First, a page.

Tuesday, May 24, 2011

Cirque Du Soleil at the Infield

I readily admit from the get-go that I am not a big NASCAR fan.  Heck, I'd go as far to say that it really doesn't have that much of an "excitement" factor for me, but living in the Carolinas you can't swing a dead cat without hitting something that has somebody's favorite driver's number on it.  NASCAR is as much a part of the culture of the South as buttermilk biscuits and grits with "redeye" gravy.  There is no faster way to get your ass kicked, than to walk into a convenience store in Cabarrus County and yell, "Earnhardt Sucks!!"  I honestly think if I put more effort into it I might enjoy it more...then again I enjoy watching Rugby...it's not for everybody to say the least...I get the mindset of your typical NASCAR fan.

It's one thing to bring your cooler and sit in the stands and another to have a nice big ass suite where they wait on you hand and foot while watching them do left turns all day, but to really get a feel for this kind of racing you have to have an infield pass.  So, I have this friend that enjoys this sport and he invites me to join him every year for the NASCAR All-Star event in Charlotte, NC.

The infield is a primordal oozing of all types of civilized human beings.  NASCAR gets a bad reputation for being this redneckish-Hillbilly type of environment...yes, they do permeate the fan base but from where I was sitting, NASCAR is able to attract some high-rollers in that fan base as well.  That is evident by the amount of very expensive RVs situated in the infield.  Seriously, what better way to enjoy a sporting event than having the luxury of finishing the race, retreating to the air-conditioned confines of a palace on wheels, enjoying a few more adult beverages and not worrying about getting into traffic until the morning?

Parked right along side those tricked out million dollar rigs are your blue collar types that drive the official vehicle of the NASCAR infield...the converted THOMAS School bus.  I must have seen about forty of them over the course of the weekend with endless amounts of modifications.  Being a child of the seventies, my first thought was:  "When was David Cassidy, Shirley Jones and the rest of the Partridge Family going to perform their greatest hits?"  I was humming that damn theme song every time I walked by one of those buses and I could have sworn I saw Danny Bonaducci duck into a Porta-John right before the Green flag was dropped.

What makes the retired school bus such a popular form of transportation for the infield inhabitants?  Your not going to be able to see the race sitting in the infield unless your elevated to some degree...that is, unless your content, like many were, by watching it on the televisions next to their nice RVs spreading Grey Poupon and Brie on French Bread with thinly sliced pastrami.  "Get Vertical" is the war cry in the infield and there is no better platform for race watching than on top of a big ass school bus!  Why is that you ask?  You can roll a Thomas school bus down an incline and it will structurally remain intact, seriously, you want your children to be safe driving that 1.5 miles to school, don't cha?  NASCAR fans have taken that over-engineered mindset and transformed the "sloth moving scourge" of morning commuters everywhere into a well respected pachyderm with railings and a platform capable of supporting 40-50 well hydrated race fans.  The inventiveness of these people knows no bounds.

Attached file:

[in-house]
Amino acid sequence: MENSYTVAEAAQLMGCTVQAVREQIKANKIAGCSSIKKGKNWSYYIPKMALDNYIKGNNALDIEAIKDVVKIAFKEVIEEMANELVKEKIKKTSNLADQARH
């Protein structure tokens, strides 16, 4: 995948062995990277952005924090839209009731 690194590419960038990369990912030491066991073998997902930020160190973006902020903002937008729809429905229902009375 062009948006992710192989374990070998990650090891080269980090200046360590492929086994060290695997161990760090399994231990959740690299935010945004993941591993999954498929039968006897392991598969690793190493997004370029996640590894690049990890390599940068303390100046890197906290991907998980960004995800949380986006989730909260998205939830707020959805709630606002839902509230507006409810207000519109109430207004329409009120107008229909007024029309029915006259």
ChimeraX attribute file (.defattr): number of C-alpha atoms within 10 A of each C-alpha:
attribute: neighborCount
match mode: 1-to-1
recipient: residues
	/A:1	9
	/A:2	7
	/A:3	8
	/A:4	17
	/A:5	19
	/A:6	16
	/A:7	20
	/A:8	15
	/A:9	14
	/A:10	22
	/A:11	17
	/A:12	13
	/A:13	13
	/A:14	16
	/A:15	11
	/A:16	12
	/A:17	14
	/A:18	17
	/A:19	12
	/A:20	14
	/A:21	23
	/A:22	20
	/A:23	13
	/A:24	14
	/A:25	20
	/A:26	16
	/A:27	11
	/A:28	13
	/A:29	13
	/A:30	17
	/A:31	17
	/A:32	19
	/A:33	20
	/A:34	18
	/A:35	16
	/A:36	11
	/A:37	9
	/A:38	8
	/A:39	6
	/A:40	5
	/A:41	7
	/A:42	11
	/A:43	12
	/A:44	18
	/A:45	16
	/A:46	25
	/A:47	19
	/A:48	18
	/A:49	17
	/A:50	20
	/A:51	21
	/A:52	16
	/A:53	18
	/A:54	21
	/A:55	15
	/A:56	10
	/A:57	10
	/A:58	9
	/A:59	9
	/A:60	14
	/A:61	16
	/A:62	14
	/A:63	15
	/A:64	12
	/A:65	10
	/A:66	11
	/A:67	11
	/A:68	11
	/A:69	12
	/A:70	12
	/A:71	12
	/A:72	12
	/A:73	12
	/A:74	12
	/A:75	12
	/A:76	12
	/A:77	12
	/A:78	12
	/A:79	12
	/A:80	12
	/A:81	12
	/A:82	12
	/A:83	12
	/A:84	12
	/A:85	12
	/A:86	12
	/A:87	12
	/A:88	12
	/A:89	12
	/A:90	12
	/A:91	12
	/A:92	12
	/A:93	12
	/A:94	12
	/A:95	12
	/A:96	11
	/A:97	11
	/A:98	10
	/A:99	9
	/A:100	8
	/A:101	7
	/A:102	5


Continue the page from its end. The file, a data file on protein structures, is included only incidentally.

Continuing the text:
Just beneath the RVs and BAB's (Big Ass Buses) in the pecking order of a typical NASCAR infield fall the "Tent Dwellers."  Nothing is cheap anymore and that includes NASCAR...heck, an individual ticket for the infield, obtained ahead of time, runs fifty bucks.  Throw in the spot itself, which is around 200 hundred dollars and you've got to get a second mortgage just to see Dale Jr. finish last... again.  I don't know about the other speedways but Charlotte has a infield bathhouse, which is damn convenient for life in a tent.  Don't feel sorry for these people.  I saw some setups that would make an Arab Sheik feel like he was living in a lean-to shelter.  A lot of these fans are bringing in generators that can run small appliances such as fans, stove units, HD TV's and air conditioners...yes, I said AC.  I'm thinking, if you can drag all that crap out there, why not just spend extra and rent a friggin RV??

That about sums up my general observations of life in a NASCAR infield.  Do yourself a favor and take in one of these races.  I had a blast and even if your not quite the NASCAR fan...like me...there is still plenty to do; it's just a longer version of football tailgating and the "People Watching" alone would make for another entertaining blog entry.  As I'm officially partaking in these events, I might want to latch onto a driver to keep me interested...there is only one driver that qualifies name wise that would be worth following... but alas, Dick Trickle is retired...ok, we'll settle on Ricky Bobby.  See you in the winner's circle.

1 comment:

  1. Funny post, Mark. I'm not very into NASCAR either, but went to a race at Darlington years ago. We sat in the infield on a platform that rose from the bed of a jacked up truck. Sort of teetered up there in our canvas chairs. Fun. Best people watching event ever. At the end of the race Greg asked me what was my favorite part and I quickly answered "the F-16 flyover." Guess I was made for Air Force life. lol